is a hair-styling product from Sebastian.
They describe this peculiar, and exorbitantly priced oily mass
as a "sculpting bonder." Beats the hell outta me.
Upon opening the jar, I was hit with this strange, unearthly odor;
it was unlike any other stink I've ever smelled. Carefully following the instructions,
I poked my finger into the yellow, unctuous solid, and some of it just glided off.
Since it was a little bit chunky, I needed to emulsify it in my palm, according to the instructions.
So, I placed about 2 or 3 peas worth into my palm, and with my index and middle finger, I shmooshed
out the lumps with a circular motion, until it became a homogenous paste.
Applying the paste to your hair is rather simple; you use it just like gel, and simply run it through your hair.
If you wish to increase the volume of your hair, a cold blow-dryer will help. A hot dryer will allow you
to create 'cool and sleek shapes.'
The mud left my hair feeling oily, and looking shiny. My hair stayed exactly in any position you would put it,
like one of those gumby dolls. I was even able to reshape my hair hours later with out reapplying the mud.
Unfortunately, that smell that hit me when I opened the jar, followed me around the rest of the day. The bizarre
thing is that my nose didn't get used to the smell, as noses generally tend to do. Just to spite me, I guess, I
had to smell it for the rest of the day. But I exaggerate. The smell isn't really that awful, it's just very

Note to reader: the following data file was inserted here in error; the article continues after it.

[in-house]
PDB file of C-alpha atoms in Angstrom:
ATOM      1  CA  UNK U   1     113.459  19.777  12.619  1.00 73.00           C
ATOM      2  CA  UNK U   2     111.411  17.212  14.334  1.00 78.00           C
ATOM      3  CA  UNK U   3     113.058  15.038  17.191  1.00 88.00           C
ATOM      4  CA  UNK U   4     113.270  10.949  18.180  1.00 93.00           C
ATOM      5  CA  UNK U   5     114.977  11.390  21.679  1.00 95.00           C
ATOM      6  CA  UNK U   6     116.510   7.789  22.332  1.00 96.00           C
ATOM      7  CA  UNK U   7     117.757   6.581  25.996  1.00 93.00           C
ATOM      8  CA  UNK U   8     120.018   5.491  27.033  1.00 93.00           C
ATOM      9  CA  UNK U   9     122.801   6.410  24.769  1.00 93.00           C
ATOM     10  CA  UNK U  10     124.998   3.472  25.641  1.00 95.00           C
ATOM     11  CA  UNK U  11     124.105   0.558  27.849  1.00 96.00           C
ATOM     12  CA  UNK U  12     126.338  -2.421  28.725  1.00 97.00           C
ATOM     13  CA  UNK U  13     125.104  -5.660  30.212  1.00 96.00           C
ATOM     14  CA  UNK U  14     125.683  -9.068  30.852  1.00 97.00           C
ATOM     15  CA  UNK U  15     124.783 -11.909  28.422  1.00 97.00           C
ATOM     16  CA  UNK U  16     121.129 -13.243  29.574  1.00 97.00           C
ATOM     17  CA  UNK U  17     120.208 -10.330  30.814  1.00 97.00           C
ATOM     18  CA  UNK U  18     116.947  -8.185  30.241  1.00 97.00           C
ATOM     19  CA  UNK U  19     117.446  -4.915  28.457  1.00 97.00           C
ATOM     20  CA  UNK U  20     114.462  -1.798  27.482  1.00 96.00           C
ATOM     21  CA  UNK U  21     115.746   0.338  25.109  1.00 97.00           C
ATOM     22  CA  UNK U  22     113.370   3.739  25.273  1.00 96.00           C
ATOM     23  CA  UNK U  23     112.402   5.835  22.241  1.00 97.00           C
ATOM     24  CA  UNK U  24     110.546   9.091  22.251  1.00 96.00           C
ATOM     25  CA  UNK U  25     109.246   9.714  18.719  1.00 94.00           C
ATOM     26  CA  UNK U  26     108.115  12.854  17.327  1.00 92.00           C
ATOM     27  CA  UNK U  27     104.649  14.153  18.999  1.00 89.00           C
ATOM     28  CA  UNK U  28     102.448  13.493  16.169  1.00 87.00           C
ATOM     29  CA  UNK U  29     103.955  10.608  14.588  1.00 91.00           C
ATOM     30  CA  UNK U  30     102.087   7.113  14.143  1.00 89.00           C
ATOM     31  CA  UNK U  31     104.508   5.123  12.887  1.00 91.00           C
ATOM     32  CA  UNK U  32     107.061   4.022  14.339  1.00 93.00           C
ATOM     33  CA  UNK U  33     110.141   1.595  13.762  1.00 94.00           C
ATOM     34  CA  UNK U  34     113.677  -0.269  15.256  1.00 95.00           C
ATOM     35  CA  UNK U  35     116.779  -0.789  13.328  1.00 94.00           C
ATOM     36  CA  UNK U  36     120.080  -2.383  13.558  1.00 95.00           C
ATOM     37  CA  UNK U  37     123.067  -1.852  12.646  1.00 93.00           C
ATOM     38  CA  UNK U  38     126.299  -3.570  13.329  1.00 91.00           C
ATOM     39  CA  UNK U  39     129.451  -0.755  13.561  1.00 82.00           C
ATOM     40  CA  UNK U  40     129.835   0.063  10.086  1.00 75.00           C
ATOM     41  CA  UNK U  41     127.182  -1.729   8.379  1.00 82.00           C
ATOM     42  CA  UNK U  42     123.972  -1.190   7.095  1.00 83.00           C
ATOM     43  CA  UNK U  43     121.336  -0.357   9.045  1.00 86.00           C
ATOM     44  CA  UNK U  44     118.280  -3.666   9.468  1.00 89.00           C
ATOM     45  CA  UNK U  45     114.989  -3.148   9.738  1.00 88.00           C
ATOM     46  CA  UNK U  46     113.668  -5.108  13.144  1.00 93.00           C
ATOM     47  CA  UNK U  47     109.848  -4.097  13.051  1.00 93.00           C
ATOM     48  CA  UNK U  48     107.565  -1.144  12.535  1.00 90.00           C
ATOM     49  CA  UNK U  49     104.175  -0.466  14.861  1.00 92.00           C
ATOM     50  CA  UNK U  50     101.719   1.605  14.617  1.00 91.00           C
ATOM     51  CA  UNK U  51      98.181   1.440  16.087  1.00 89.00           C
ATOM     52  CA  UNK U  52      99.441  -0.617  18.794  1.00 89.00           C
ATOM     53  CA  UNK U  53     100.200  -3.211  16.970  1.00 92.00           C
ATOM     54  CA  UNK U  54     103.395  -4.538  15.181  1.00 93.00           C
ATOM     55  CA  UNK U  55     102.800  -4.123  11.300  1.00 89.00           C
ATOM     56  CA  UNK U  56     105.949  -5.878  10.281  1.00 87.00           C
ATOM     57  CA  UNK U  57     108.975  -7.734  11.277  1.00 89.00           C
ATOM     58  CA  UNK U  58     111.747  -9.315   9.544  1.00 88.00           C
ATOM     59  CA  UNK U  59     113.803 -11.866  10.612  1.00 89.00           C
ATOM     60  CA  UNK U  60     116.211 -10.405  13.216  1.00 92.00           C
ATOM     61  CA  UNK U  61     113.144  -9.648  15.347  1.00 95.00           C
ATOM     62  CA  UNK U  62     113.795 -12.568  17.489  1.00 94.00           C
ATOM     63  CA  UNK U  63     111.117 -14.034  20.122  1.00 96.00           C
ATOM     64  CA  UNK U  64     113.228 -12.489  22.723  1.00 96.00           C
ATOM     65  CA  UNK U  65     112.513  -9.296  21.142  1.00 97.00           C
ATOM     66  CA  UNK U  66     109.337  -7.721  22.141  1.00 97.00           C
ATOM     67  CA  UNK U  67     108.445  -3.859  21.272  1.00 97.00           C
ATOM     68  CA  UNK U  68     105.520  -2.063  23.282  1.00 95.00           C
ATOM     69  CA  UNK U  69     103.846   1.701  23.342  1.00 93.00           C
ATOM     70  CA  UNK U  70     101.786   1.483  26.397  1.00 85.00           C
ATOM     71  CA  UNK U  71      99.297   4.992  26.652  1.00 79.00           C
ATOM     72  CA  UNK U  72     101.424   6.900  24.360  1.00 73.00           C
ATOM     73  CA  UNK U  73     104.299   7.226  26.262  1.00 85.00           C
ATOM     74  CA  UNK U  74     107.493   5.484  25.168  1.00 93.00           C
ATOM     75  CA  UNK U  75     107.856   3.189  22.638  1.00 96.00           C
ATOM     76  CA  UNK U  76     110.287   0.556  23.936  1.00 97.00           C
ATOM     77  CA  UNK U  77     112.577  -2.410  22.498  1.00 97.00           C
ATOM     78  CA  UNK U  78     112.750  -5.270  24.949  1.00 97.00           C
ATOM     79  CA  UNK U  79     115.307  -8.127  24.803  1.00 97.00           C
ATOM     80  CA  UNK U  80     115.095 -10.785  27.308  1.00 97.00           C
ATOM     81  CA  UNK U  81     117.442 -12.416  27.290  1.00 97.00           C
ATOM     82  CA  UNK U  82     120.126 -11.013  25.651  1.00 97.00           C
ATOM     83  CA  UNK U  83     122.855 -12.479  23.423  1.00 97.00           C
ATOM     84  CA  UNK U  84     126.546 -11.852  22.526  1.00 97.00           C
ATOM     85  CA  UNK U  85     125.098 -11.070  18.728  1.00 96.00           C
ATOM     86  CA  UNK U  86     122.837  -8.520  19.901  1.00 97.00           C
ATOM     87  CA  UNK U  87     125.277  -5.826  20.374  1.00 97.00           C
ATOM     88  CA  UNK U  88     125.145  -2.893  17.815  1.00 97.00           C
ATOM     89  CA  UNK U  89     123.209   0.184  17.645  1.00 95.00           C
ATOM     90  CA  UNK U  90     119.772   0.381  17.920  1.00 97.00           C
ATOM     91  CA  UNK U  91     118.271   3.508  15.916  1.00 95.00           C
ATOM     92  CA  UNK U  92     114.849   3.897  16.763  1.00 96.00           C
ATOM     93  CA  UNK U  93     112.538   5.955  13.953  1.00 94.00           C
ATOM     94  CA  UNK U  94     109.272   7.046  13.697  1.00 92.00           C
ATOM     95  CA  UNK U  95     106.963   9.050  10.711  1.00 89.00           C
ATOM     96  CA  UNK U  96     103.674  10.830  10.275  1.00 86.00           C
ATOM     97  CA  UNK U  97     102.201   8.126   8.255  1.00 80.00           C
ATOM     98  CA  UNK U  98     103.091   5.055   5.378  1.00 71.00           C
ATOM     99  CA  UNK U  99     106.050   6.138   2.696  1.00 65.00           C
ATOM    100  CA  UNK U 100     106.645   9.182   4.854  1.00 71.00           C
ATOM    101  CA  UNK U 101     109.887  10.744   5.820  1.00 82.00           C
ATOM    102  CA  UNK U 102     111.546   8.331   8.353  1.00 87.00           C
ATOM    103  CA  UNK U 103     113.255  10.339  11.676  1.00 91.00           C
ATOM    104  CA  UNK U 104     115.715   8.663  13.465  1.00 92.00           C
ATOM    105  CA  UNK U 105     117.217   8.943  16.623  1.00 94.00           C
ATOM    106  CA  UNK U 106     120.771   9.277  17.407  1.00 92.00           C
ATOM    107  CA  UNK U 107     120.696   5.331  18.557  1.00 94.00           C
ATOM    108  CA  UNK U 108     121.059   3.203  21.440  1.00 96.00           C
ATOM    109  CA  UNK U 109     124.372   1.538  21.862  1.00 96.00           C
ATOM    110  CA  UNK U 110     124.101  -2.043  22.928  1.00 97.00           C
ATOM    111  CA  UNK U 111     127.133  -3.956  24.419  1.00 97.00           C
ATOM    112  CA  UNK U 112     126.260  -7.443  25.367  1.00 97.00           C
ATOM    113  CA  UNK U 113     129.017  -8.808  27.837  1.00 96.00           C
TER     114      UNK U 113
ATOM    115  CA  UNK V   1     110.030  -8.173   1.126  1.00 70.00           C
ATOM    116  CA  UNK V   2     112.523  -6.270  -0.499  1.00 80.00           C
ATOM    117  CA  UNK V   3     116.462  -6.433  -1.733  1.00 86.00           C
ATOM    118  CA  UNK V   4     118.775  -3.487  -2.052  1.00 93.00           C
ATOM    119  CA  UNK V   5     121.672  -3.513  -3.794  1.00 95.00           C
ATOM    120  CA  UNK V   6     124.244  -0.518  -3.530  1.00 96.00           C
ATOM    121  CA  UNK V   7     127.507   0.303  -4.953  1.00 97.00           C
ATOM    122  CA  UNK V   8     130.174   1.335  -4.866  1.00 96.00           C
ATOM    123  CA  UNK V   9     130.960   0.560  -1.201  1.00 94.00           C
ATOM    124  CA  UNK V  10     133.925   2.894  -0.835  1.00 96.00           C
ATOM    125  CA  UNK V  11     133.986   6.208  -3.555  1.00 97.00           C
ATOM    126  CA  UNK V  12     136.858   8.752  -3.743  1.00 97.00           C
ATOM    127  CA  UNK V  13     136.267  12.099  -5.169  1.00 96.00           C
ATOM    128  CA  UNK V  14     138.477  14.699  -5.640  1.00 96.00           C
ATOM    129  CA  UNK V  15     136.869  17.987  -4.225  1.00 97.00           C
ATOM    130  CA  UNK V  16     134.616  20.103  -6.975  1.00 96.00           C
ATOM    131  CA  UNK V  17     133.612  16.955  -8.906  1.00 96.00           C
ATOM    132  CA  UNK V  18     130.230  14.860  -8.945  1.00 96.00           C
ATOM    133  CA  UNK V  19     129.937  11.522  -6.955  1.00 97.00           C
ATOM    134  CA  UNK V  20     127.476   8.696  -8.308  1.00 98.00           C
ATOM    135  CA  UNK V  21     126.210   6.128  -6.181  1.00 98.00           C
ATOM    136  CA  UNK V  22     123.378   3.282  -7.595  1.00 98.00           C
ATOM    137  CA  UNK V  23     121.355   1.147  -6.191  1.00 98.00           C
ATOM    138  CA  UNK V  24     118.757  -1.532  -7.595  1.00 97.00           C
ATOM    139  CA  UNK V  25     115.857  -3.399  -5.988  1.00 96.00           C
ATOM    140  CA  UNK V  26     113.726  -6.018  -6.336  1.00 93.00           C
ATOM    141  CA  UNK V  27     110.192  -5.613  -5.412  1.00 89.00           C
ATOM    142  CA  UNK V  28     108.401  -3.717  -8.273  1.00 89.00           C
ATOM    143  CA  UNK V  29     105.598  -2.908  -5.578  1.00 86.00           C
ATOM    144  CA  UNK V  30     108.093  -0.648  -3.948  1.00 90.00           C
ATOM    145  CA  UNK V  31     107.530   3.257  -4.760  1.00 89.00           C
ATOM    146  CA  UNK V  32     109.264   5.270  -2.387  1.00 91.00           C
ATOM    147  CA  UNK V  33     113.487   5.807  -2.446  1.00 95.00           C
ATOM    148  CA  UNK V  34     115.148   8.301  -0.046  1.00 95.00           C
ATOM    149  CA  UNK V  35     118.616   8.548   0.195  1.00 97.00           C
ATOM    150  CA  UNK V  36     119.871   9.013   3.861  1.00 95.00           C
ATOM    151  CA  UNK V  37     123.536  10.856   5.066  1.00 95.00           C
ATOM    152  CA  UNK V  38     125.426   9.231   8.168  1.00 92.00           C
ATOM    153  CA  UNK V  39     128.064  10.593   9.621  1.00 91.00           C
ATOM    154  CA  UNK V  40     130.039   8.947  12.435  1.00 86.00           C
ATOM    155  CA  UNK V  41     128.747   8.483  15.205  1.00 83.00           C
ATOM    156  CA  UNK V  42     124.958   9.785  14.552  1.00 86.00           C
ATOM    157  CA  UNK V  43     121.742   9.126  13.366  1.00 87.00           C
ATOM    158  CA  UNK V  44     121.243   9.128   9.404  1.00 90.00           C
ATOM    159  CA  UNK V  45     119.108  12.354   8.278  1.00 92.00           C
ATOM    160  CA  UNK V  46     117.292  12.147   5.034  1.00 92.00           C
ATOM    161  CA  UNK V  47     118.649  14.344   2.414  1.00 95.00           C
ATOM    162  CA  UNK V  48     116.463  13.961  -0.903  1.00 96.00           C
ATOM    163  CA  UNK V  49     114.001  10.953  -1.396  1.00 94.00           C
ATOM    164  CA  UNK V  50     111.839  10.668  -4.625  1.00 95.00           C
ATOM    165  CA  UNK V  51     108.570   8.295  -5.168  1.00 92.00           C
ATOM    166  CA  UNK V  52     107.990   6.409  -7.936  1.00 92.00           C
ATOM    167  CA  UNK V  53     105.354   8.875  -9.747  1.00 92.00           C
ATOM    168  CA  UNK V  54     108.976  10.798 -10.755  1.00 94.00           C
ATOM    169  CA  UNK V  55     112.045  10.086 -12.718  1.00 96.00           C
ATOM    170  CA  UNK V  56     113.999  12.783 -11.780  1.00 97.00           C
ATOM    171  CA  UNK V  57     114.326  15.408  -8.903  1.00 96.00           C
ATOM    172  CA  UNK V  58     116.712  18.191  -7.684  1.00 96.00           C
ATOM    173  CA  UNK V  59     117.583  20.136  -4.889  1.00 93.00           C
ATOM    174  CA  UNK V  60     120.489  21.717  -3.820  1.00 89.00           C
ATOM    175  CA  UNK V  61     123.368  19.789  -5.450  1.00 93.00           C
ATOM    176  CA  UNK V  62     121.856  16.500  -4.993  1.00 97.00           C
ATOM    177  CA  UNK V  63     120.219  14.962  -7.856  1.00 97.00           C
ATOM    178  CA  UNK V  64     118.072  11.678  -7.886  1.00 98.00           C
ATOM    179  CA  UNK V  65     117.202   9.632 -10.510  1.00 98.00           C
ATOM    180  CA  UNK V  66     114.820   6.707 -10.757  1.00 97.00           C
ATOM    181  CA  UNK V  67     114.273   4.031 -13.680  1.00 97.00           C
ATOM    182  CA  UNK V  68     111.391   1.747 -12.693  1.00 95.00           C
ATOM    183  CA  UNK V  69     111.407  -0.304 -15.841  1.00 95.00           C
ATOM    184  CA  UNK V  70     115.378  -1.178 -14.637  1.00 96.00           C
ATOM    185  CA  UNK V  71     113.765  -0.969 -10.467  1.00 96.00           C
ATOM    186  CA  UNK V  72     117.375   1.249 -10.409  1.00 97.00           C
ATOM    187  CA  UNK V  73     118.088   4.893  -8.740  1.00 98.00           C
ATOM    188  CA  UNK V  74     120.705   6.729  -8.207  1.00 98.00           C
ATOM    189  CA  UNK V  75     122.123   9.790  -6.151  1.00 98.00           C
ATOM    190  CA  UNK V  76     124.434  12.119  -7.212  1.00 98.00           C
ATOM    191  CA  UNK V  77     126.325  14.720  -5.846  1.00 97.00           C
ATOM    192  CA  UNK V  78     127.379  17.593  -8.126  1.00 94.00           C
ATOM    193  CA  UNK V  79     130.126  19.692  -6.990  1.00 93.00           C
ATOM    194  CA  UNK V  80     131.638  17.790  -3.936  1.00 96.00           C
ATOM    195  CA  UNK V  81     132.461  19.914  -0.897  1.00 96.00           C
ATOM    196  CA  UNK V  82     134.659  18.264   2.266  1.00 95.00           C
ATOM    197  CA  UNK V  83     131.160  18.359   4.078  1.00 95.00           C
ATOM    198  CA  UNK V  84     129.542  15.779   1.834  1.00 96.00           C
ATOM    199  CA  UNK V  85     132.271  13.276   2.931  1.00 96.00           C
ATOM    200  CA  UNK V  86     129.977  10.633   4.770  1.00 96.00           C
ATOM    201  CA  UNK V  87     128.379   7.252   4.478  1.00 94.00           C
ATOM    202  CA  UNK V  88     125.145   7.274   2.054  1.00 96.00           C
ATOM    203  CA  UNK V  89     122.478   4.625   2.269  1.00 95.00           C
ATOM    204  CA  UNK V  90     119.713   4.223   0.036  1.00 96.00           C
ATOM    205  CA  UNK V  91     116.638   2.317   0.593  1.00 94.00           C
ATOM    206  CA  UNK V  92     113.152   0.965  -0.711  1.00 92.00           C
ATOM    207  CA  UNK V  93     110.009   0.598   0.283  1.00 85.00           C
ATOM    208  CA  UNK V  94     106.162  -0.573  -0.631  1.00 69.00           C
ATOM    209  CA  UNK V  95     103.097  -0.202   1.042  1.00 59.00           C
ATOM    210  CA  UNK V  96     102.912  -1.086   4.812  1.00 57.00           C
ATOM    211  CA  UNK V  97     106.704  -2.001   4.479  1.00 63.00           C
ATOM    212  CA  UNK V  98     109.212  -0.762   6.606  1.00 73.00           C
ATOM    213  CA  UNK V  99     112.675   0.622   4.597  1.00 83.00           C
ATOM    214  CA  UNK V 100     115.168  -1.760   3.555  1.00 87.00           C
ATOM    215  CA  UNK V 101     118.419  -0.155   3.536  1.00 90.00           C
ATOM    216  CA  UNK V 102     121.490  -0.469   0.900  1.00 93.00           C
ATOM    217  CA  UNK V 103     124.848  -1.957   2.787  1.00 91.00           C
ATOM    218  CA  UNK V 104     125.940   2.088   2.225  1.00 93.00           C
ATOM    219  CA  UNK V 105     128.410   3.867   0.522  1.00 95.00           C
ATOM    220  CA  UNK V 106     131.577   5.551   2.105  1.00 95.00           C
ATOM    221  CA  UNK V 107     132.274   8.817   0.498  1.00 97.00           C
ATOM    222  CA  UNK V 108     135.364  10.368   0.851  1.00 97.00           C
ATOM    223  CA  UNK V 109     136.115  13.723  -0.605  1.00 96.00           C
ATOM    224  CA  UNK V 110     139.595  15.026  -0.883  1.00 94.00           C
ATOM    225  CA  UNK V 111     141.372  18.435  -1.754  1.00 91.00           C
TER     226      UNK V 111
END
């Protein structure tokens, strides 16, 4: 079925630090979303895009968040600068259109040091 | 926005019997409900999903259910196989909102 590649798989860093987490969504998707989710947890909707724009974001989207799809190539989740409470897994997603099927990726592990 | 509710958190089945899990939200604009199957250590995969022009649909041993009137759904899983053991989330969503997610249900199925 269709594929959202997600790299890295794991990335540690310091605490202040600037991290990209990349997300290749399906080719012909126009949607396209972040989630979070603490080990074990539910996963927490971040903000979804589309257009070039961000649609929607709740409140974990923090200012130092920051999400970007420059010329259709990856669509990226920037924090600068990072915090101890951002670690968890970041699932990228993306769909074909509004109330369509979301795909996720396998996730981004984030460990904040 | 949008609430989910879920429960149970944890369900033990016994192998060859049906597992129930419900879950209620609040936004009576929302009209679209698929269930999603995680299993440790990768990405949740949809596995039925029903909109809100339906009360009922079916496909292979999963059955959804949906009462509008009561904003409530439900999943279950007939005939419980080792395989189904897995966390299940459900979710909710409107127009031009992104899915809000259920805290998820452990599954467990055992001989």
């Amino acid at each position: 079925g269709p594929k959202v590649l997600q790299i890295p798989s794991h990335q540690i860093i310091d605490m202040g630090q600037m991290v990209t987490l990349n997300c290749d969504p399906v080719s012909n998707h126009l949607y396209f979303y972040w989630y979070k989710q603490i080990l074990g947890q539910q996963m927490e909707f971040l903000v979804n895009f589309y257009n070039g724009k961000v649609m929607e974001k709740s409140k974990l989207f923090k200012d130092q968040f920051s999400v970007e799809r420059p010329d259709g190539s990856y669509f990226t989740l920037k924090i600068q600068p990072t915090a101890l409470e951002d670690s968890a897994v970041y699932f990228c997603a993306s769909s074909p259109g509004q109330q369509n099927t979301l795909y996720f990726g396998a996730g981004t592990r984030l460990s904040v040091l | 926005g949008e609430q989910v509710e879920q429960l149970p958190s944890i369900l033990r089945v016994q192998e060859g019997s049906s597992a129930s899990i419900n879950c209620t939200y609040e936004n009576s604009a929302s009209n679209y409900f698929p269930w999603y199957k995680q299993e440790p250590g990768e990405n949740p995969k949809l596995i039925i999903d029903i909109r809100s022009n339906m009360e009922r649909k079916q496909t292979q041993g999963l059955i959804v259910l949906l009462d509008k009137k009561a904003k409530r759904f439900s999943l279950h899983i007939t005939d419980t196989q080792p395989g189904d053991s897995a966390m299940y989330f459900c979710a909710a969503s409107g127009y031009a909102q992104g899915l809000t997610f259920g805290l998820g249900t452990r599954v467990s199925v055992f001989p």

unusual. My hair looked good for the entire day, and it looked distinctly different than
it normally does, and in a good way, I think.
It works nicely on my hair, but I'm not quite sure whether I prefer this, or my good old-fashioned super-ultra-mega hold gel.
Even if they were priced equivalently, I'm not sure what I'd use, but at 17 bucks a jar, I seriously doubt that I'll buy
another one anytime soon. 17 bucks!
Not only that, I've also discovered a terrible side effect. If you don't wash your hair for two days after putting it in (...it's only happened once, stop staring), it's impossible to get out. I went to get a haircut after not washing my hair since they wash it there for me. The give a really really thorough wash, every time. So when my hair was washed and I was getting my haircut, the scissors couldn't seem to cut my hair. It would be like gummy, and the cuts weren't sharp and clean. The weird thing was that I couldn't really tell that the residue was in my hair, I guess because it bonded so strongly to it.
The jar is covered with marketing jargon-gibberish which is really laughable. "Molding Mud - Street Chic Fiber Option"
What the fuck is that??? Street chic who? There was much funnier stuff on the jar my cousin had, but I guess they realized
how awful it was, and got rid of it. It still says "Street Chic Fiber Option" though, and I don't like it. For some reason it reminds me of
those awful (mis~)translations that sound really funny. You kind of get what they're trying to say, but it's just such a bizarre string of words.
I found the funny crazy jar and here's an excerpt (Capitalization intact):
Street Chic Fiber Option WHAT YOU WEAR BEGINS WITH YOUR HAIR (tm). What's on your body... cargo pants, alternative wear. What's in your hair...MOLDING MUD, the bonding agent to make hair's fabric street chic. Like something out of the culture (???). It's your option. Make something happen with this fiber-forming hair mud. ... Sculpt.
At first I thought it was poor translation. But the company is based in the U.S. (CA), so that's unlikely. Just what sort of English speaking person would write something like this? Maybe I'm making too much of this, but I can't get over it.